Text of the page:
Our family’s involvement with the Rosary also took some other interesting turns. Five years after I started making Rosaries, I attempted to round up 31 women from the Madison Catholic Woman’s Club to pray the Rosary for our Madison Bishop Robert C. Morlino, who was being attacked unfairly in the local media.
I wanted to organize one Rosary to be prayed for Bishop Morlino each day of the month. My son Tom, then an 18-year-old college student with an interest in computers, suggested that we put the Rosary for the Bishop program up online to facilitate membership. He built a website for me: Rosary for the Bishop, www.rosaryforthebishop.org
Pretty soon, we added another great brave outspoken bishop to the website, who was in need of prayer. This was Bishop Nickless from Sioux City, Iowa. We became aware of Bishop R. Walker Nickless through our other son Chris, who was building and managing the local Catholic radio station in Sioux City.
Spreads throughout world
It was not long before Tom decided to add all the U.S. bishops and our pope to the Rosary for the Bishop website. From there on, the Rosary for the Bishop website soon took on a life of its own.
Out of the blue, we got a request from the editor of the United Kingdom (UK) Catholic Herald to put all the UK bishops up on the website, and Rosary for the Bishop was featured in the UK Catholic Herald.
We also got requests from people in South Africa, Australia, South America, and various places in Europe. Today, the Rosary for the Bishop website organizes global prayer of the Rosary for bishops, with email reminders available, and with maps and statistics, for over 1,580 members from 26 countries, 258 dioceses, and 1,001 parishes, who have prayed over 297,000 Rosaries for 453 bishops globally since then.
Bishop Morlino now has over 500 Rosaries prayed for him each month and has had over 45,000 Rosaries prayed for him through this program since it began in 2005.
It’s even become a challenge to keep the website updated with all the changes in bishop appointments, and we are currently looking for volunteer help.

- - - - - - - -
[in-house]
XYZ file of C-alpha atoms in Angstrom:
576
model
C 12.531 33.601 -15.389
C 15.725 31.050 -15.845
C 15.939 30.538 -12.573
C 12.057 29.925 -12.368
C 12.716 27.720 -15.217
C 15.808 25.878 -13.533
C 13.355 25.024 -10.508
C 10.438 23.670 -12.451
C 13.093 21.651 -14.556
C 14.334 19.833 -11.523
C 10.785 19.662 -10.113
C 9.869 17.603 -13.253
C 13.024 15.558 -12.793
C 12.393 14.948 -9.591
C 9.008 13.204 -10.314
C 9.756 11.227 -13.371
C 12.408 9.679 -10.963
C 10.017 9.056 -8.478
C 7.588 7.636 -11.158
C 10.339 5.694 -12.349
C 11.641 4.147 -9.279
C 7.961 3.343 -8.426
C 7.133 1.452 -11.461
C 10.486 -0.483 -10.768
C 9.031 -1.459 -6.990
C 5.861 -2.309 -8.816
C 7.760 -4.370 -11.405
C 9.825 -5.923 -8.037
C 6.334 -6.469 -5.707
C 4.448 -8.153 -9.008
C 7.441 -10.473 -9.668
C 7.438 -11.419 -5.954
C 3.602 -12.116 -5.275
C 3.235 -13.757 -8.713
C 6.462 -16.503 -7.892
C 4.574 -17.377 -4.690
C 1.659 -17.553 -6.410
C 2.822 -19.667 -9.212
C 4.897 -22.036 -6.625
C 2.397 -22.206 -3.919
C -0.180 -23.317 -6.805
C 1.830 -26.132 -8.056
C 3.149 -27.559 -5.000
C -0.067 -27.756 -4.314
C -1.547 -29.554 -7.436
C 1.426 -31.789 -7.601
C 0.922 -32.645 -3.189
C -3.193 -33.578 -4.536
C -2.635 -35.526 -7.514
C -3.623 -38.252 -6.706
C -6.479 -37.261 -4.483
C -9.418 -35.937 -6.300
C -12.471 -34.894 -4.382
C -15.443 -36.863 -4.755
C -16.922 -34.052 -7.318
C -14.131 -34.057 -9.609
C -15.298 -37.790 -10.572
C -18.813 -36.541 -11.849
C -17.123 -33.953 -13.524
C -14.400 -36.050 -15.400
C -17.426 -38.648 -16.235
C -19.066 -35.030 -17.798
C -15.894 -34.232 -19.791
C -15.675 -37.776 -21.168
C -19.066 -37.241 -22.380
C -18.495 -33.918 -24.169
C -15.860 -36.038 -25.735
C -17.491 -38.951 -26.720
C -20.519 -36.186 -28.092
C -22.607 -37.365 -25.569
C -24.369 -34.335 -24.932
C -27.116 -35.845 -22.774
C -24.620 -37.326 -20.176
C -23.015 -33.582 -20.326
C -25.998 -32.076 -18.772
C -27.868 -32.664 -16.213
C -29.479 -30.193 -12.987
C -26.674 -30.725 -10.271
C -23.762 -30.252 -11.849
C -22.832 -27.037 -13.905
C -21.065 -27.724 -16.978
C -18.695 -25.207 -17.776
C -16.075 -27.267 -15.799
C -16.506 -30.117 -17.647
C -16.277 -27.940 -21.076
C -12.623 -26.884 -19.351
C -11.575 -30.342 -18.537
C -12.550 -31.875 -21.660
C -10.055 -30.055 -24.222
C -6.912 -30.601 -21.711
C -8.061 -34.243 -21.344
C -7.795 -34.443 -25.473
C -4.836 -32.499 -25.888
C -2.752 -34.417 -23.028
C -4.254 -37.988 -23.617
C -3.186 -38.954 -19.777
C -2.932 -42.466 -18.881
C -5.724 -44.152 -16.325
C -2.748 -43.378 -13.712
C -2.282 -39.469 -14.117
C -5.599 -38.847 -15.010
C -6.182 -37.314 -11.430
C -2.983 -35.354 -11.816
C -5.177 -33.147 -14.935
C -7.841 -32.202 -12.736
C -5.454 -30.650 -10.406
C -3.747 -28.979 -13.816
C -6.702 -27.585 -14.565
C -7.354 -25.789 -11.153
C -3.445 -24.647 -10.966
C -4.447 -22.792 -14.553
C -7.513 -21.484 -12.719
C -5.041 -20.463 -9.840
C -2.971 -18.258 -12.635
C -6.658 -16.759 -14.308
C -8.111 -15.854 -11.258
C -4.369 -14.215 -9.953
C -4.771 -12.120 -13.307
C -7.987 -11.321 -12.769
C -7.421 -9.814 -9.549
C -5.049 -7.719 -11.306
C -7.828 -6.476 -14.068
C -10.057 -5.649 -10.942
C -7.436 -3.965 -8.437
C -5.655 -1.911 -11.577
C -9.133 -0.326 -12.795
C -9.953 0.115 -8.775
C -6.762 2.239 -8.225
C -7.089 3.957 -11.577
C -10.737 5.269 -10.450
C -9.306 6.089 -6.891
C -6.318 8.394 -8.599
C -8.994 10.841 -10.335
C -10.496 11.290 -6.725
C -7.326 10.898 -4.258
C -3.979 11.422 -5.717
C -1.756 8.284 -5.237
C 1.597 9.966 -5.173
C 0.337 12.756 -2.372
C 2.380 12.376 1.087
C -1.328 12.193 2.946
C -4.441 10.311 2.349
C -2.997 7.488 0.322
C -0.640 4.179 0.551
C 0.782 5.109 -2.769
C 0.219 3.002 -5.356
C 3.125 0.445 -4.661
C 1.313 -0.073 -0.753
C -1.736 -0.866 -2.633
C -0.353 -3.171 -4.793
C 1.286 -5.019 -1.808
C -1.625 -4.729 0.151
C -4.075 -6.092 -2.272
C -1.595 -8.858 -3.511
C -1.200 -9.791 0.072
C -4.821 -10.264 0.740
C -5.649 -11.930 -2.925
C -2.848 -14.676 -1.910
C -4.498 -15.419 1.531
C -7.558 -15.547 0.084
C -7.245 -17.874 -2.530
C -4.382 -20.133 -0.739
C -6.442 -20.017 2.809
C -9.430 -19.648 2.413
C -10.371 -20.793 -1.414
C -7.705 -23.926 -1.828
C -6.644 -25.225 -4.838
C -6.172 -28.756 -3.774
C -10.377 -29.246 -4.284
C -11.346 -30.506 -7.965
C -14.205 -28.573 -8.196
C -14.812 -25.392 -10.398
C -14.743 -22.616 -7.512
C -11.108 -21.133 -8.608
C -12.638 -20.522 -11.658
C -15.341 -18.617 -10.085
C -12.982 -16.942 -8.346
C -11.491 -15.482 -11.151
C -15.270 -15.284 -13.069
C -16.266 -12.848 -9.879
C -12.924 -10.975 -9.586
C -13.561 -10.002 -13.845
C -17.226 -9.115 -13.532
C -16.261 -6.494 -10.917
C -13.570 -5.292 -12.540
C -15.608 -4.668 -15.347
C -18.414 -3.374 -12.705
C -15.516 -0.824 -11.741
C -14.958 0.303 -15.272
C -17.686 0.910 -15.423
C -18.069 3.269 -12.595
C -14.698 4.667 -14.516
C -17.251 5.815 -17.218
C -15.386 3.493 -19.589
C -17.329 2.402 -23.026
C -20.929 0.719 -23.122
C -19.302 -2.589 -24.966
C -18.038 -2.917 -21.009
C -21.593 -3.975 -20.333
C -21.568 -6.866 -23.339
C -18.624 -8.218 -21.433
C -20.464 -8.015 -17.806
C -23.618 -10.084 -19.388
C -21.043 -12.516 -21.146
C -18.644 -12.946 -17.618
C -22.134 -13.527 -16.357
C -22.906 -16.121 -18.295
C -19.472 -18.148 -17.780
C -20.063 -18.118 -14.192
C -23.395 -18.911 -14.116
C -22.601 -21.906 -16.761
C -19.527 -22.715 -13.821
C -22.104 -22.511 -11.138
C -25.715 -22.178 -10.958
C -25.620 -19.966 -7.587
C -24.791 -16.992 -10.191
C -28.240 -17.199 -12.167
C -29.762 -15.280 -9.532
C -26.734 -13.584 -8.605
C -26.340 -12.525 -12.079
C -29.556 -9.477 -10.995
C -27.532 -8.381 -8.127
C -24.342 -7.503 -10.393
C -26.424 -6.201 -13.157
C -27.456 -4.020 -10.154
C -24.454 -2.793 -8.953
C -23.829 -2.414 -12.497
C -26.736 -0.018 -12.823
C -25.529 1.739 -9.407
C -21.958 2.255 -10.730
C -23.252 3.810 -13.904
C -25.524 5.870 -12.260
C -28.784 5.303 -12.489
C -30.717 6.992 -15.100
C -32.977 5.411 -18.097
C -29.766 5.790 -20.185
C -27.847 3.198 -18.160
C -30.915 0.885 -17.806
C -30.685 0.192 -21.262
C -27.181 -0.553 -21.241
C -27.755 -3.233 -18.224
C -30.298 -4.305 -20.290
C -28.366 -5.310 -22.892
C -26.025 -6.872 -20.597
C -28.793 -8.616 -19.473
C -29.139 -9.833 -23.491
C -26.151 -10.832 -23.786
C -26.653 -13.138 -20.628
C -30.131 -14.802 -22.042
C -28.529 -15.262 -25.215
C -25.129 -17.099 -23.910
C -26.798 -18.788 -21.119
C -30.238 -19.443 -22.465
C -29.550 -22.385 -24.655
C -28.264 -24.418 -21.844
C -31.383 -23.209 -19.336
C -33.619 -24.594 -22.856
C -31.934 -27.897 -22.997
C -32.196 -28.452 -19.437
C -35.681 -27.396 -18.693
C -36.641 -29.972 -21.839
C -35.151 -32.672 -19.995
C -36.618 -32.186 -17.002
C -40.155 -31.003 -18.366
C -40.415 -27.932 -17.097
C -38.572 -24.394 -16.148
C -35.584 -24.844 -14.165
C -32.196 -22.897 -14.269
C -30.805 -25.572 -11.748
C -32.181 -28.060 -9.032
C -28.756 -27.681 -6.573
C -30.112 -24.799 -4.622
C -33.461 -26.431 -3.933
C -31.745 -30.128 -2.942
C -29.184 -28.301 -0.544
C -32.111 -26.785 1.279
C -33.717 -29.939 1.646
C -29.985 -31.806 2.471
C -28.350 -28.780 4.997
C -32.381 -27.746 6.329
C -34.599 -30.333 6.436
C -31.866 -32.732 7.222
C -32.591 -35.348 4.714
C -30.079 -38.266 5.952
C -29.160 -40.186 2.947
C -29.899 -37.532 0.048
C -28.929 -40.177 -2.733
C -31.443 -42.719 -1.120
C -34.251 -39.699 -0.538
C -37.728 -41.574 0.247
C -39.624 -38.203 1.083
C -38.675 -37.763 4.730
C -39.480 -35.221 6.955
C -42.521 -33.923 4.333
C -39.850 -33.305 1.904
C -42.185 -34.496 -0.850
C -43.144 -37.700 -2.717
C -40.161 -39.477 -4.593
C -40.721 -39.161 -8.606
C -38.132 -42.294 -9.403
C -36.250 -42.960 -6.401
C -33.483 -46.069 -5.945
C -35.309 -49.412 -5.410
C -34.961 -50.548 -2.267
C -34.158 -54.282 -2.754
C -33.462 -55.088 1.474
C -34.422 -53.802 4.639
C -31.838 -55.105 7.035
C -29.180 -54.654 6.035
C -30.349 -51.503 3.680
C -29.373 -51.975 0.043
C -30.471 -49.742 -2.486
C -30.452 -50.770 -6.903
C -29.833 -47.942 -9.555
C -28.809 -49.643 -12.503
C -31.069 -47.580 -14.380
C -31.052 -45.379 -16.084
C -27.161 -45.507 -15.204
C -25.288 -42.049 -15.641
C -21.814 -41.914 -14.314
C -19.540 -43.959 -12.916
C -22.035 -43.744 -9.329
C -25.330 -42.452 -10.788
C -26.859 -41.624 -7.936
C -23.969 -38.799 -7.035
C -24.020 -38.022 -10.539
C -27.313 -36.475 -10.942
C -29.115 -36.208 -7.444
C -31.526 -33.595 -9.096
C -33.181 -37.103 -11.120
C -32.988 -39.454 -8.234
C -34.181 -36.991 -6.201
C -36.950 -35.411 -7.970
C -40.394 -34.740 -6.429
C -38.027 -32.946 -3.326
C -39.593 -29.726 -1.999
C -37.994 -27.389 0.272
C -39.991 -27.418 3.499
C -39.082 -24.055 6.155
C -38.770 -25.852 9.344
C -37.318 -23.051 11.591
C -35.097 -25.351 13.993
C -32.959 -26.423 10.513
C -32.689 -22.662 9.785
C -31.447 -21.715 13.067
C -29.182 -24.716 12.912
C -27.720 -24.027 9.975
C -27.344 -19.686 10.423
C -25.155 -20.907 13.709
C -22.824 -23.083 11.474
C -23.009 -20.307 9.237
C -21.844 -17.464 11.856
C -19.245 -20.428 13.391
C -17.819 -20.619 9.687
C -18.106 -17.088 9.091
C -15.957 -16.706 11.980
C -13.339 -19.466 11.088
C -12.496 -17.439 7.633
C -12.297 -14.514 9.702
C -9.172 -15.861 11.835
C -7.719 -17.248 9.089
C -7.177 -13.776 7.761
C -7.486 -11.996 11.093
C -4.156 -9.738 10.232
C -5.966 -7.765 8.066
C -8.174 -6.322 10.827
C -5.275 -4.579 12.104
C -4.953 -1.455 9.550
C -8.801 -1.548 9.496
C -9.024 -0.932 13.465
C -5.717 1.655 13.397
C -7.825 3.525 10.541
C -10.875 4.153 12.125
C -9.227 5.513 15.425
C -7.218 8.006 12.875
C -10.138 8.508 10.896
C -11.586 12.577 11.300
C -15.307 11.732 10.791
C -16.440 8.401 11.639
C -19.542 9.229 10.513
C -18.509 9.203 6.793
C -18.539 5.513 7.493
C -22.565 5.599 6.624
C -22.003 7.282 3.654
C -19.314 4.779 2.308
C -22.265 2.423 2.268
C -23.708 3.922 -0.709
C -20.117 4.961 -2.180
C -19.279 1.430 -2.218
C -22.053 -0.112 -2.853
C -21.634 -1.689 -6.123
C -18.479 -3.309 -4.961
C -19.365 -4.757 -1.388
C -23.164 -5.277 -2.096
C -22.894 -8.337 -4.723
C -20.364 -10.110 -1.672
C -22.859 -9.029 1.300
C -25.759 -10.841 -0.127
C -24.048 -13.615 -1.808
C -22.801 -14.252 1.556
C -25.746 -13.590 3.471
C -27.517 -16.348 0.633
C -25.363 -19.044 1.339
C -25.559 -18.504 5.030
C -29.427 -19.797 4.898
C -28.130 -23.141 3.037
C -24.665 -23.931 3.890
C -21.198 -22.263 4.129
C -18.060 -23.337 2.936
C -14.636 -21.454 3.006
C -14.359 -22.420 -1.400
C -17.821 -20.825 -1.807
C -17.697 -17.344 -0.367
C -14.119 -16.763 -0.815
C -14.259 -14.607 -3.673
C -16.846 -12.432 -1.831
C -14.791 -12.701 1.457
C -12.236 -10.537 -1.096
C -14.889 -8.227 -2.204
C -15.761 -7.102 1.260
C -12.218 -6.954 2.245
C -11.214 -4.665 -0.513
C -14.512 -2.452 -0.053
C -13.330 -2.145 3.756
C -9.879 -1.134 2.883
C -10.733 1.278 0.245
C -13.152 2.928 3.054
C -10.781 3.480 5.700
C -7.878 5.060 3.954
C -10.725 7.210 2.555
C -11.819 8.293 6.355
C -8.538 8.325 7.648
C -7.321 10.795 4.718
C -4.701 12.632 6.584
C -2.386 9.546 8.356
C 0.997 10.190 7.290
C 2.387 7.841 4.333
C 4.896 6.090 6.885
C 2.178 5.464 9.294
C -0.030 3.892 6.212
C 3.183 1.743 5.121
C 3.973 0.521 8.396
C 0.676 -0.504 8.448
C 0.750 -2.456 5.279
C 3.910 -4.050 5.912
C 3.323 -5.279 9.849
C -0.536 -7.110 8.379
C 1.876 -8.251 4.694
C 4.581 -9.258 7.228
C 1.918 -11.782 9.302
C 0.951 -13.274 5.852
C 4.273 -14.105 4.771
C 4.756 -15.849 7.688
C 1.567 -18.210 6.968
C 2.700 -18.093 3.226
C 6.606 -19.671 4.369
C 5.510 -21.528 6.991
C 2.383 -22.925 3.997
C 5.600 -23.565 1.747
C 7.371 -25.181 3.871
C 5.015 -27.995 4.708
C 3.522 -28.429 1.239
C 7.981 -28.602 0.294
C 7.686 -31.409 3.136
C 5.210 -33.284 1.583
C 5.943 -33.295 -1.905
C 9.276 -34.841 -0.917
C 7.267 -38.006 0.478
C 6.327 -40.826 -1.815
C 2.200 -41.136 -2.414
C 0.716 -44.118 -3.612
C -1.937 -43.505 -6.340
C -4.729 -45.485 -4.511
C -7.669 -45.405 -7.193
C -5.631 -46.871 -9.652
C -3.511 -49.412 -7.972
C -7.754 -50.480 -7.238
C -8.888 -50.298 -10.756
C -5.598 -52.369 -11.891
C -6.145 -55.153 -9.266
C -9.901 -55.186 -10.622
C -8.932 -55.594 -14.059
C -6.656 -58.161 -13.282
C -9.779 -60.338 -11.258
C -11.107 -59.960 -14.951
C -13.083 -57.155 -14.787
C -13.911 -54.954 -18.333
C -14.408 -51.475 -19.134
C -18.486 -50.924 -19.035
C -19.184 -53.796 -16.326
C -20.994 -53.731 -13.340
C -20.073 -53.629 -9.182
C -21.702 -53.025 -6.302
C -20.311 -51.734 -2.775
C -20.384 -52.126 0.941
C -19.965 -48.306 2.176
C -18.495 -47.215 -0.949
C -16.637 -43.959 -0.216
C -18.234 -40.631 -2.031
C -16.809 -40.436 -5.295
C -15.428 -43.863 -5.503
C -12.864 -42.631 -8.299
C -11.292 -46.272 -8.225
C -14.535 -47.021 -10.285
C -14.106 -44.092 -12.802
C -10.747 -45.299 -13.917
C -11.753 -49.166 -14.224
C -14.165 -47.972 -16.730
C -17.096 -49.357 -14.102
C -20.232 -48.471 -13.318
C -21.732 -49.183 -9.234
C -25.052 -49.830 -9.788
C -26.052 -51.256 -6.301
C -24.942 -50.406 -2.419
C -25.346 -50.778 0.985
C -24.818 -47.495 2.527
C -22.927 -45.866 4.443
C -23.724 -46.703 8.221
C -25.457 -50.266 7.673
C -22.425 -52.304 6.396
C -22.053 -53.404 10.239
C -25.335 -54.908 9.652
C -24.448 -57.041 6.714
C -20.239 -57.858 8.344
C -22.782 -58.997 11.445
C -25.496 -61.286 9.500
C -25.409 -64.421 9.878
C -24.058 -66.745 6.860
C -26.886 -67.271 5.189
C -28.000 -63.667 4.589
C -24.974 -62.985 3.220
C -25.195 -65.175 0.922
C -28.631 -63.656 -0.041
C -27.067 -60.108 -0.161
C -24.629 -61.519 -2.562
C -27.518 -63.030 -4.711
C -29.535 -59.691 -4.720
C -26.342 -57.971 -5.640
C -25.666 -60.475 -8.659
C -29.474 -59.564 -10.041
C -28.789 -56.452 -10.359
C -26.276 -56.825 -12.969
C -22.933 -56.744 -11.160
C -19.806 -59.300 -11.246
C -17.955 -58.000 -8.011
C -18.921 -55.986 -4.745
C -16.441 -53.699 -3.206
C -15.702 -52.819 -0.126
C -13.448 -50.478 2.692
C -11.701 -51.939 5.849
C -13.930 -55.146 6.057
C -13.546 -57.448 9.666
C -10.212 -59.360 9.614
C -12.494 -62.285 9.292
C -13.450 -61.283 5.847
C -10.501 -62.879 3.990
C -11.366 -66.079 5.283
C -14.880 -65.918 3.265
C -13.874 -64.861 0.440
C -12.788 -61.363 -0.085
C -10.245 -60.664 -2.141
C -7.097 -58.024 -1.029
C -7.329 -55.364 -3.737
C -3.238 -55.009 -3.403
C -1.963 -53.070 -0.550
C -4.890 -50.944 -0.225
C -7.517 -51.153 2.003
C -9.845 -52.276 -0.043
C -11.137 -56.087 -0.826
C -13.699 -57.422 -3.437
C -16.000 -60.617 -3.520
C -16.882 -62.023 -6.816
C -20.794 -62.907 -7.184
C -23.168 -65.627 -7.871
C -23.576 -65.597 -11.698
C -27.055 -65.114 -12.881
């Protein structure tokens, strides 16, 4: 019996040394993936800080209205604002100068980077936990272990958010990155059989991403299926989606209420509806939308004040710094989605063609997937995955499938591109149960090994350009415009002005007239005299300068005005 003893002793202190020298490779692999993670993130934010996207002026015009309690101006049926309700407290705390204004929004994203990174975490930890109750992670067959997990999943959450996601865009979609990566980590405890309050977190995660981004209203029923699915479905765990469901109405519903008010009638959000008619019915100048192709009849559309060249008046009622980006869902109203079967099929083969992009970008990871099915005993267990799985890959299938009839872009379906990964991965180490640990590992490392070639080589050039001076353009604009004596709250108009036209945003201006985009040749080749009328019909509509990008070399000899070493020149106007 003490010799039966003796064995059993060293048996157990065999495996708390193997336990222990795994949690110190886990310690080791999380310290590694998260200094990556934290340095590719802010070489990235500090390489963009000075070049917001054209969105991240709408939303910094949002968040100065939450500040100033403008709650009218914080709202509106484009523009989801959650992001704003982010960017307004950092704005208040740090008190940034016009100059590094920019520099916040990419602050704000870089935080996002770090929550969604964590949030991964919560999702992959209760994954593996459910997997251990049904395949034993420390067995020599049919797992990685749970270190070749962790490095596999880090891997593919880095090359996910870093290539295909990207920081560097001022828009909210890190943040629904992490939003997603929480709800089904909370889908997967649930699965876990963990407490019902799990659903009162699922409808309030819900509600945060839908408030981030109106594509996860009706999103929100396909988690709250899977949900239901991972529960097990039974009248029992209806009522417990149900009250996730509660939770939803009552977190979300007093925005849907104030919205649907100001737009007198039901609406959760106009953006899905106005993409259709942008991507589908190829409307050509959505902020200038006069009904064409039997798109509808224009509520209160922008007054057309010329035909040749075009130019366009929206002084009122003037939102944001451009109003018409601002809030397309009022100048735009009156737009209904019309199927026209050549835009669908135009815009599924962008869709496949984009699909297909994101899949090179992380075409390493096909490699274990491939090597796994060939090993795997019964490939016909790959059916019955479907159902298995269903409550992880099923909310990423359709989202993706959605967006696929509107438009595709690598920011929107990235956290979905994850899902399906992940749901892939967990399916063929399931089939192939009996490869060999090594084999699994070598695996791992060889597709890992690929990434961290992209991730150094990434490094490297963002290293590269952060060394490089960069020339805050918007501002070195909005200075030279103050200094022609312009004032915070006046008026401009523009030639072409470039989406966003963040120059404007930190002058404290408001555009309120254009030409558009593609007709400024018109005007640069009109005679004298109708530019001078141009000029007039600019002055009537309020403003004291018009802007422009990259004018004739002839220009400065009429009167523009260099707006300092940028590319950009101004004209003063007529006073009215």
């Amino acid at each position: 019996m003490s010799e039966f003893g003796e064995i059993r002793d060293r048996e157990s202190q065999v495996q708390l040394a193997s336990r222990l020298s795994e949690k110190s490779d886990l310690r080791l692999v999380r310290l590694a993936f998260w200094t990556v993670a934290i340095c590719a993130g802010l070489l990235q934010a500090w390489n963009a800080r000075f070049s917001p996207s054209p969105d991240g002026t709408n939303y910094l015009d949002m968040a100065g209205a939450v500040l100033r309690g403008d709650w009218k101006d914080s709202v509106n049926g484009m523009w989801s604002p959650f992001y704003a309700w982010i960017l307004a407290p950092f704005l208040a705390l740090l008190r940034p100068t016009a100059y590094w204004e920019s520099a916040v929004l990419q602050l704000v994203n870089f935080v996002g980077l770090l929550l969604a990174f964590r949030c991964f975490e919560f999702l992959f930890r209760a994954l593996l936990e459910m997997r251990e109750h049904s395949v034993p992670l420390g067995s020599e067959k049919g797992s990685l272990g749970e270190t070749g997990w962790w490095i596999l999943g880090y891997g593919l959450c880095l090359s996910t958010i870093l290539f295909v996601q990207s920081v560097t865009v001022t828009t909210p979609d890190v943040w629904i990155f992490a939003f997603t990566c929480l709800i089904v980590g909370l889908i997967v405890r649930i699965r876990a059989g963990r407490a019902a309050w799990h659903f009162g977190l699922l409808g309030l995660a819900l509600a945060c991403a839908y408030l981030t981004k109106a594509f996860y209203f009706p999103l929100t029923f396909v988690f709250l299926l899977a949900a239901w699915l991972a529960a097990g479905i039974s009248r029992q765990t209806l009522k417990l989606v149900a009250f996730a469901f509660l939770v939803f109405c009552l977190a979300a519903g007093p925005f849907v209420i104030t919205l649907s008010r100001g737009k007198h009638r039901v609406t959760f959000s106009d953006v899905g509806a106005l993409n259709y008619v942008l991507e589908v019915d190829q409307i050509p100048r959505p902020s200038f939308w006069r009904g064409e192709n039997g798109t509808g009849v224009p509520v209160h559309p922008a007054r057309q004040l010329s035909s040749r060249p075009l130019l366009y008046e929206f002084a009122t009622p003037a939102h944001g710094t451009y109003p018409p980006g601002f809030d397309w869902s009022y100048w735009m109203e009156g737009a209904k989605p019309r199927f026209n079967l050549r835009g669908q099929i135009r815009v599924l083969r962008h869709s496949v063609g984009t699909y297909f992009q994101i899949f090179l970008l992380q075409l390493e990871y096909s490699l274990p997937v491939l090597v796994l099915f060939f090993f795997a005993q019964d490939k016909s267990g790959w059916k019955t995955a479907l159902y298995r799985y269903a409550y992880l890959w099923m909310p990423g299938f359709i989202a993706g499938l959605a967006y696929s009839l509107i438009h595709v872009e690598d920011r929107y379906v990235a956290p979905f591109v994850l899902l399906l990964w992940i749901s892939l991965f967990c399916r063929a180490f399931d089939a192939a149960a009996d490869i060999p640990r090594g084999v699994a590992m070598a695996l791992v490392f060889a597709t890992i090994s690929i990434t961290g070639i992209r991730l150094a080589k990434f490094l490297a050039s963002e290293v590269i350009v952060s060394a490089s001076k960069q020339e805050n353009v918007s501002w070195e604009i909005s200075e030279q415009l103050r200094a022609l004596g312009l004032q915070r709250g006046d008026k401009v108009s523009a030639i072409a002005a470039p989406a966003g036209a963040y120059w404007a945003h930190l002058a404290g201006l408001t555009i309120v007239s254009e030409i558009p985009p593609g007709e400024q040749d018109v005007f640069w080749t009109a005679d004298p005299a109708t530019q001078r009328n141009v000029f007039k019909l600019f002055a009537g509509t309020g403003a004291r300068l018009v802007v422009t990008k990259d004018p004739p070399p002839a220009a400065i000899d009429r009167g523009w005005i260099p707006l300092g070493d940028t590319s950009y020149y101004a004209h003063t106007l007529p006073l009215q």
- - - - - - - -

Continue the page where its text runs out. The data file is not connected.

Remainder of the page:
My son, who was forced to quit making chain Rosaries at age 12, is now a professional web developer who has facilitated global prayer of the Rosary in a way I never imagined possible.
Rosary in Lithuanian
Over the years, I became more and more aware of the power of the web. With my Lithuanian roots, I had learned my prayers as a child in Lithuanian and still pray the Rosary in Lithuanian.
When I searched for Lithuanian prayers on the web, I was amazed to find that very few were available, and no audio was available at all.
The 50-year occupation of Lithuania by the Soviet Union following World War II had almost eradicated religious material from print, and this shortage was reflected online.
So I asked my son Chris, then operations manager of Catholic Relevant Radio in Madison, to record some Lithuanian Rosary prayers, and I posted those on my website at www.SyteReitz.com
Later, as this old lady became more “wired,” and as I got requests from people through the website, I recorded more Lithuanian prayers myself and posted those as well.
I also collected Rosary resources from the web in English for my website. I combined instructions on how to pray the Rosary with sacred art and Bible quotes for each of the mysteries, creating a detailed instruction manual.
A staff member from our parish suggested that I should turn that into a downloadable pdf for mobile devices, so guess what, my favorite web developer Tom was pressed into service again!
The free How to Pray the Rosary Mobile PDF is one of the most downloaded pages at www.sytereitz.com/2013/10/how-to-pray-the-rosary-mobile-pdf/
Syte Reitz is a member of the Cathedral Parish in Madison.